Thursday, March 12, 2009

The Perfect Form of Governance

The “perfect form of governance” does not exist. All forms of governance have their pluses and minuses, and like a strategy, how it well it is implemented is a greater determinant of success than how good the strategy was to begin with. So with all due respect to those who question Policy Governance and the UUA Board’s move to it, there is nothing inherently wrong with Policy Governance in a Unitarian Universalist context. While I agree our convoluted organizational structure would give pause to ANY system of governance, the more I get to know the Carver model, the more I like it.

Five years ago I experienced the implementation of “policy-based governance” in my home church – and while I was somewhat put off by the “thou shalt nots” and the work that went into creating really fluffy ENDS, anything that would move the Board from meetings that went to 11 pm and dealt with far too much trivia seemed like a really good idea. We called it “policy-based” because we did some picking and choosing of the Carver principles, and Carver is a little sensitive about that. But we didn’t really understand the power of the model – I say “we” because I spent five years on the executive team so am guilty as charged.

Several weeks ago Rev. Dan Harper posted some thoughtful reasons why the Carver model was inappropriate for a membership organization, the first because “it is the membership who set policy, not the Board, which means that you cannot follow the Carver model of having the Board set policy (which is what the UUA is trying to do here).”

I agree a voting membership like the General Assembly complicates things, but shareholders in for-profit organizations vote as well, and do not change the need for a board to establish policies. While the GA process results in a number of key positions and priorities, the idea that this non-representative body (I wish it were representative) researches, creates, vets, revises, and refines the large body of policies for the UUA is a stretch. The level of thought put into most of what is ultimately brought to the plenary sessions is usually Board-driven, other than actions of immediate witness. The policies they do approve bind the Board and staff, who typically create a lot more context for implementation. I also suggest almost all of the General Assembly actions are "means" rather than Board-established "ends". Carver’s model sets three roles for the Board: linkage (communication) with owners, setting ENDS, and monitoring: GA delegates do a partial job on the first two within the confines of a few days, change from year to year, and may or may not represent the wishes of their congregations.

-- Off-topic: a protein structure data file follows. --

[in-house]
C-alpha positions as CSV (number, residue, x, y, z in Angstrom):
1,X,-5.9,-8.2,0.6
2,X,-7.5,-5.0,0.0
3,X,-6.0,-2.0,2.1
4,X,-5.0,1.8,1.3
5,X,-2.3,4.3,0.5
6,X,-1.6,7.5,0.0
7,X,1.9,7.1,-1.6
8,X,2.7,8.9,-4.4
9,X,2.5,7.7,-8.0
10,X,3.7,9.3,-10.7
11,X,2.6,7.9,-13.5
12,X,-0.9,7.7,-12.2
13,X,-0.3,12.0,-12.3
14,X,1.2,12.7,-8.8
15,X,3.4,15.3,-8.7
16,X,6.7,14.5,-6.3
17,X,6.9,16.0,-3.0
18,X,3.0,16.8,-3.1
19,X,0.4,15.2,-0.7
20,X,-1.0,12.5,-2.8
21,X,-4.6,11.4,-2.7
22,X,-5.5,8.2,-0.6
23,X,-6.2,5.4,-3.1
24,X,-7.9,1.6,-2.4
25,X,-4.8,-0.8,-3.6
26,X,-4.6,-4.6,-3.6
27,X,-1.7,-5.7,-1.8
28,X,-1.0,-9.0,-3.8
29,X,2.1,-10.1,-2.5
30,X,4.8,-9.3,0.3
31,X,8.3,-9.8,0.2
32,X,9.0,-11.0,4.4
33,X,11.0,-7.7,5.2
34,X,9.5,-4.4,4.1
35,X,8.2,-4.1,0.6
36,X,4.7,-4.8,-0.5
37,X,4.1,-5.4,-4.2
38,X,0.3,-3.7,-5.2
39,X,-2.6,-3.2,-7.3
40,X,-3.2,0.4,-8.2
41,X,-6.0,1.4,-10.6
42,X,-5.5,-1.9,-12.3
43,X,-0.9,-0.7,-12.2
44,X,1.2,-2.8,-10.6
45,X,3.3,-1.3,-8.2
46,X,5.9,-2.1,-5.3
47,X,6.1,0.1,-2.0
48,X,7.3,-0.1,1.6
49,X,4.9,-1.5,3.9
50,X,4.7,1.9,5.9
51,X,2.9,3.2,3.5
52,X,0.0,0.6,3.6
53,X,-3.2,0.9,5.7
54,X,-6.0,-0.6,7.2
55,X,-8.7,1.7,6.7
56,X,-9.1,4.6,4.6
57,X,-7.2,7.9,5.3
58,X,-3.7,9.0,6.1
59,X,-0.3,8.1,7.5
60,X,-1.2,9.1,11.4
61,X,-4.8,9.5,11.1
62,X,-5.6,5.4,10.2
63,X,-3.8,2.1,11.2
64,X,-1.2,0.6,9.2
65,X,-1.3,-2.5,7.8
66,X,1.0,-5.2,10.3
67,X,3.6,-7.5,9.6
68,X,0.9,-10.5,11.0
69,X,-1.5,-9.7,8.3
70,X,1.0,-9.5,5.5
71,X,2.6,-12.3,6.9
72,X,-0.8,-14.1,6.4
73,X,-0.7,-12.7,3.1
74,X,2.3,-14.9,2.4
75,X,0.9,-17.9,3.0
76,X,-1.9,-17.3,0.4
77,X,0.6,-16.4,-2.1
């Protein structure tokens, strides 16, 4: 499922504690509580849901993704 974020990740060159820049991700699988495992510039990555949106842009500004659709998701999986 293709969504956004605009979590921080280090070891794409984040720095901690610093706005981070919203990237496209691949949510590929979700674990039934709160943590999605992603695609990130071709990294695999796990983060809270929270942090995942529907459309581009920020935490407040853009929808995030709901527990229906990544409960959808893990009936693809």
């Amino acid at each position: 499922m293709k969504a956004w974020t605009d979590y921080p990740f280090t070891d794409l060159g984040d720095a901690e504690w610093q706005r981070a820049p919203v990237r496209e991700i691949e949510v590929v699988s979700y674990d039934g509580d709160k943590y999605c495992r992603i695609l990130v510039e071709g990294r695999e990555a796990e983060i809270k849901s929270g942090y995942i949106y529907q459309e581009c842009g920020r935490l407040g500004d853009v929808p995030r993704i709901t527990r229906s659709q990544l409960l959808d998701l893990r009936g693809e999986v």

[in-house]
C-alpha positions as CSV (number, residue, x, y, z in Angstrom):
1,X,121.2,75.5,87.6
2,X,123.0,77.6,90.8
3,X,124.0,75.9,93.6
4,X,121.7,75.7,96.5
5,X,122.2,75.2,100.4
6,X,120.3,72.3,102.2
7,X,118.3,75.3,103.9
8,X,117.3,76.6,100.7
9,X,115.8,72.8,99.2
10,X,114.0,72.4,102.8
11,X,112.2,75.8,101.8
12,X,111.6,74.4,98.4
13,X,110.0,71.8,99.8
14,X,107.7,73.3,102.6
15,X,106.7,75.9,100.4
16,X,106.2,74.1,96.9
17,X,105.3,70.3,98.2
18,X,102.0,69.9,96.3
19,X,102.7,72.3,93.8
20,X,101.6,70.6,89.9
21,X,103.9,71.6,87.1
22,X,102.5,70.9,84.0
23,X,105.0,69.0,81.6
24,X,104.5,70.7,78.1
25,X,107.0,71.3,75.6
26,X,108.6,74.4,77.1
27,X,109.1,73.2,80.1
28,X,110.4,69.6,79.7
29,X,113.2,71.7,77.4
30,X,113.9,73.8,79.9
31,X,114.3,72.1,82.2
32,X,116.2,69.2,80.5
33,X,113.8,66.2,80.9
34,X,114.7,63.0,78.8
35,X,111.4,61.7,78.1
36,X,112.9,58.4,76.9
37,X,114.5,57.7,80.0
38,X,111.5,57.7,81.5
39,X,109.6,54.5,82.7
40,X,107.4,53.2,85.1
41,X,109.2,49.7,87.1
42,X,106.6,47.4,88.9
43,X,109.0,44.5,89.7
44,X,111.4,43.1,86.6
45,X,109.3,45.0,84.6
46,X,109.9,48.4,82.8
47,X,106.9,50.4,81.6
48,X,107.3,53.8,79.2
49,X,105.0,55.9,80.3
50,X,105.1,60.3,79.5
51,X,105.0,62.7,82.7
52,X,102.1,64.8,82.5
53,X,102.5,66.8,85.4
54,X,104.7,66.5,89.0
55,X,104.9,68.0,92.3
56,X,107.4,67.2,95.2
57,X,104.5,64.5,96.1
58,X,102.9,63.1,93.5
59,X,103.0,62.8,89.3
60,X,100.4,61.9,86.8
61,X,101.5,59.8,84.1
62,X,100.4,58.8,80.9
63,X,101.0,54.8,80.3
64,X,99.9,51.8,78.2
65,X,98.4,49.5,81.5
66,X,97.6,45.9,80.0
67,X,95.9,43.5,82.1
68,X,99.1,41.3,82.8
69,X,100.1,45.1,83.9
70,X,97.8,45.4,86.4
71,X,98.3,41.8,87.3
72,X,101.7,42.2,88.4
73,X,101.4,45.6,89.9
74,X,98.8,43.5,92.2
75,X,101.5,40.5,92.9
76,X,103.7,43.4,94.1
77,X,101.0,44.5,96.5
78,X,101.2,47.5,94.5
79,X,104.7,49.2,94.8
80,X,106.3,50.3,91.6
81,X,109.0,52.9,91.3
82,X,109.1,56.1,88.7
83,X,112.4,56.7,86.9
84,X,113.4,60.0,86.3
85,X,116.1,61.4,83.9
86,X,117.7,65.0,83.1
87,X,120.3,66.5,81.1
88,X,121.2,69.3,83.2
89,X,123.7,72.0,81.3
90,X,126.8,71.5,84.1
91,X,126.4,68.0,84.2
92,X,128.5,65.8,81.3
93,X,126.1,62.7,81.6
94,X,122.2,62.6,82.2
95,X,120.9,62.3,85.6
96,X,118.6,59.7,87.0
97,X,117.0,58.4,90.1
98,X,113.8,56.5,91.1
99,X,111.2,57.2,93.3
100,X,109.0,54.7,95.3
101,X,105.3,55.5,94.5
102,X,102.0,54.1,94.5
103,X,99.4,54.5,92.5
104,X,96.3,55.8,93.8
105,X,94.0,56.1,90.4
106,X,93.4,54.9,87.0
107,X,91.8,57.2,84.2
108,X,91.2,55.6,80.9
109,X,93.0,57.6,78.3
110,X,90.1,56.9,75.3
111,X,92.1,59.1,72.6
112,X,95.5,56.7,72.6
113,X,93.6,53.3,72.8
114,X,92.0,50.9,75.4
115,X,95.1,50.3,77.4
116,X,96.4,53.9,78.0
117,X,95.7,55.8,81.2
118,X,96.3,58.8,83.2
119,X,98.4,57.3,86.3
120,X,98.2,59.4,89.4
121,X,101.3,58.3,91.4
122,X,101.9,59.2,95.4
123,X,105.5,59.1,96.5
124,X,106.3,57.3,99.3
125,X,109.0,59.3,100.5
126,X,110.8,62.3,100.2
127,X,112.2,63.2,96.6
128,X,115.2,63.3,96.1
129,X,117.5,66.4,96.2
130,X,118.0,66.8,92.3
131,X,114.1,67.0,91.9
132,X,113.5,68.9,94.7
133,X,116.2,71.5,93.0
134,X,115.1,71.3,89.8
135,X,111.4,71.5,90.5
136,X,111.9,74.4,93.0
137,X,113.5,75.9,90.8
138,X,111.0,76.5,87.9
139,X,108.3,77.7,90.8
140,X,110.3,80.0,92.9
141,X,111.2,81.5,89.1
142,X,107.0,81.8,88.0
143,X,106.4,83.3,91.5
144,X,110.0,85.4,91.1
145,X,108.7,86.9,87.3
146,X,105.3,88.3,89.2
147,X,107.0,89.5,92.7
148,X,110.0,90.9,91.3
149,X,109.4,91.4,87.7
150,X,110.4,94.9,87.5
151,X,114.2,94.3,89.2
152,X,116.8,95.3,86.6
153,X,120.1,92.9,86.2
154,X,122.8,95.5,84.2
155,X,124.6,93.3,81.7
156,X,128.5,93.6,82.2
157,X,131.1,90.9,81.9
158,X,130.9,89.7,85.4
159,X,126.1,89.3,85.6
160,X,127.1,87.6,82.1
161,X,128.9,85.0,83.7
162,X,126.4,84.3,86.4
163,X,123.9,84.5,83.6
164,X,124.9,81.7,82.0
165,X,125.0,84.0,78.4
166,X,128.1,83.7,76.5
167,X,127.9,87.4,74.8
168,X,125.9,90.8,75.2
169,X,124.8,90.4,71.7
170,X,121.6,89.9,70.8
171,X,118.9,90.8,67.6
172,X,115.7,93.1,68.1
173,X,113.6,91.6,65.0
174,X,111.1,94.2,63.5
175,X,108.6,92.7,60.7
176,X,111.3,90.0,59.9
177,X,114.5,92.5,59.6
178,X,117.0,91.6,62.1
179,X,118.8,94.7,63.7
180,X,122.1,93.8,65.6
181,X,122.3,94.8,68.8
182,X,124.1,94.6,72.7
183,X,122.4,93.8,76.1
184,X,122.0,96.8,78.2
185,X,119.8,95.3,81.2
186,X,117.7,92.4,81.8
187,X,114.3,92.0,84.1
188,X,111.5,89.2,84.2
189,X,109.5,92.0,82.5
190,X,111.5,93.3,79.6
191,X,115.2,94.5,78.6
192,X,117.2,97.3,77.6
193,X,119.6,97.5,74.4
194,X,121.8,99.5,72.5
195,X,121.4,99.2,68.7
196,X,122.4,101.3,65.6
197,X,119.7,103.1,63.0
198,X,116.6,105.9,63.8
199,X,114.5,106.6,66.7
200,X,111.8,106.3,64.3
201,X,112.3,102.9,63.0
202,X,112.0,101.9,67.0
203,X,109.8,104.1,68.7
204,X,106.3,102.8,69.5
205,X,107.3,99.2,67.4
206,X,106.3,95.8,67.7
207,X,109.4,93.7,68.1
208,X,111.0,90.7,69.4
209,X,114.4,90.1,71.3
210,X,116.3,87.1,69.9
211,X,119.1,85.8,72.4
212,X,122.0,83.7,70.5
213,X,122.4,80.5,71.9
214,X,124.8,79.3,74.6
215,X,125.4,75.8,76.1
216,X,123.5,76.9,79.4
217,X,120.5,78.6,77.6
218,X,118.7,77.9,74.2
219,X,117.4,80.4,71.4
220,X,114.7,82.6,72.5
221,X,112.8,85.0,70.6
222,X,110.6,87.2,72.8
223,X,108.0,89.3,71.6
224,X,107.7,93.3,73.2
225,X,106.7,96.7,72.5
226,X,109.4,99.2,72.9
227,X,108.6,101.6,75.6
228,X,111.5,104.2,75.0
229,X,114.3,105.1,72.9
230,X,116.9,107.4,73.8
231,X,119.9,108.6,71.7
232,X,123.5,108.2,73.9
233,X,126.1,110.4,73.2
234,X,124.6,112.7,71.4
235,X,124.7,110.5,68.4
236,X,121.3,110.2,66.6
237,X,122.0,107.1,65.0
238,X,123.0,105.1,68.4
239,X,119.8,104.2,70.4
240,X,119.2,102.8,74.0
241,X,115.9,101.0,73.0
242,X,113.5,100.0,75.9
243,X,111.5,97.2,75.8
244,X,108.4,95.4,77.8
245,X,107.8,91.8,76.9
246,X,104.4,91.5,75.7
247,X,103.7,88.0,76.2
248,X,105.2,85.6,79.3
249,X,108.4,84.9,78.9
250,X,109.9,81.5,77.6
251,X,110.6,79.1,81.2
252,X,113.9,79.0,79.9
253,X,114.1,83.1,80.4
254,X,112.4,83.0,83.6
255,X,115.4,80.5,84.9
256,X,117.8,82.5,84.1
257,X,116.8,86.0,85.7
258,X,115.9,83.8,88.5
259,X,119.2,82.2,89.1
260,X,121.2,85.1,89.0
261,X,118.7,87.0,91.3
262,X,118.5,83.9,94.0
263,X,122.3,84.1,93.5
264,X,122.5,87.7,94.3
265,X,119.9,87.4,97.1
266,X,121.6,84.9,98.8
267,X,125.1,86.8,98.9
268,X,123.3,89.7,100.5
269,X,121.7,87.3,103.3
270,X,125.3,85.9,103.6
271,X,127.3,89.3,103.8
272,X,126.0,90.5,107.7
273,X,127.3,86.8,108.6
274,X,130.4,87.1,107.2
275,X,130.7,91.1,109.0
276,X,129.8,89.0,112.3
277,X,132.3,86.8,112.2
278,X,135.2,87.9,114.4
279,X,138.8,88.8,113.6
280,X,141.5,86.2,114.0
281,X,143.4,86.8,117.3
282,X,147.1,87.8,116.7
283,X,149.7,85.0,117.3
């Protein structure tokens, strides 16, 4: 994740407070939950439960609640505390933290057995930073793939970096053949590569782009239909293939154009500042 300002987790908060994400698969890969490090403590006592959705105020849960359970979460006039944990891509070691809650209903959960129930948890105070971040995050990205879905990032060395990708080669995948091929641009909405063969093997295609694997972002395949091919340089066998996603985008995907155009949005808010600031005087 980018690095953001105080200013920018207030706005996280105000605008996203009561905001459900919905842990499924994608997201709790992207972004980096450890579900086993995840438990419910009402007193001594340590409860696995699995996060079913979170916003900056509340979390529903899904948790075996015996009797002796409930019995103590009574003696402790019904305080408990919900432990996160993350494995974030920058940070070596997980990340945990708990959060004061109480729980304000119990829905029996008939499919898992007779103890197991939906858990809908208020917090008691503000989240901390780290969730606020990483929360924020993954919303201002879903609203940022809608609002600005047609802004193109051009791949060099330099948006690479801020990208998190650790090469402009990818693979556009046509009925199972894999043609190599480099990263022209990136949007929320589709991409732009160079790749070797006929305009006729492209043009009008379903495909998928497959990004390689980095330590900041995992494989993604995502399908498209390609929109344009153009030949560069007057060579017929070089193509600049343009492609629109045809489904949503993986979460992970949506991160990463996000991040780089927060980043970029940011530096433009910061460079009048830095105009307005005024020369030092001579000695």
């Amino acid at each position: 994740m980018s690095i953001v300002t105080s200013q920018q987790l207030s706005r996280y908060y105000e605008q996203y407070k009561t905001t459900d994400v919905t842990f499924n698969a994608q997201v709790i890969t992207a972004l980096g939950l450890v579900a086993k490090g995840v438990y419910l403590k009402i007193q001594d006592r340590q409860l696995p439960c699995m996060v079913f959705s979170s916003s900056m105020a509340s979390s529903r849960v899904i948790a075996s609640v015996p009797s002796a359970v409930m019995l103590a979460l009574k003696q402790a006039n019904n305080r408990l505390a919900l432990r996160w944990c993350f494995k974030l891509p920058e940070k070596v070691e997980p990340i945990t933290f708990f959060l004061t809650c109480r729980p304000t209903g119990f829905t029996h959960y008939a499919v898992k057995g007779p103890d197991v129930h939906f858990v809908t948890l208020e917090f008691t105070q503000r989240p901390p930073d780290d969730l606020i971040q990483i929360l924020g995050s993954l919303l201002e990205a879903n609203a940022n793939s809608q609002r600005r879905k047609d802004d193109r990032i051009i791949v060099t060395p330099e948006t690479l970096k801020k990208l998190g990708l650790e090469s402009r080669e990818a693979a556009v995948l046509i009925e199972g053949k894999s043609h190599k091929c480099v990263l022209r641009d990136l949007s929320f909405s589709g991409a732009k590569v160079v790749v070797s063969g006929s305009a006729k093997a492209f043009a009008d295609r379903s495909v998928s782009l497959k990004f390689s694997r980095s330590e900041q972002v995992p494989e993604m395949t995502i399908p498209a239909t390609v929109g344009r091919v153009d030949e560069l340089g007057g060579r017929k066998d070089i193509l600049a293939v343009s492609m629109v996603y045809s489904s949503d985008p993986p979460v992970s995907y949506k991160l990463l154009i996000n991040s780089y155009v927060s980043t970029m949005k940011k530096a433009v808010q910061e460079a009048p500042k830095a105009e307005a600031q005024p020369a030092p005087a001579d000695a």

One of the further criticisms of Policy Governance is that it does not hold the executive (in our case the President) sufficiently accountable. I would have agreed with this statement before I learned about the relatively new monitoring methodology from consultant Susan Stratton, who has been working with the UUA Board. The monitoring reports my church team churned out monthly were filled with stuff, and we got very little response from anyone on them. This new methodology addresses not only accountability, but my hang-up: fluffy ENDS. It turns out that is the point: “ends” should be broad to allow management to interpret them with as much creativity as possible.

So the first thing the executive team (CEO/President) does is interpret the "fluff", giving concrete definitions, scope, and tangibility to those broad statements. And then tells you in concrete terms why that interpretation is a reasonable one for that church/organization, environment, time in the life of the universe. And then results! Not activities (“we did this many workshops, held this many worship services” – what Carver consultants call “wingflaps”) but results that measure whether or not we are getting to the goals set by the Board.

This is very counterculture. And while some of it is just plain good management from the for-profit world (like measuring results rather than effort) it demands an accountability that most non-profits – and churches – do not have.

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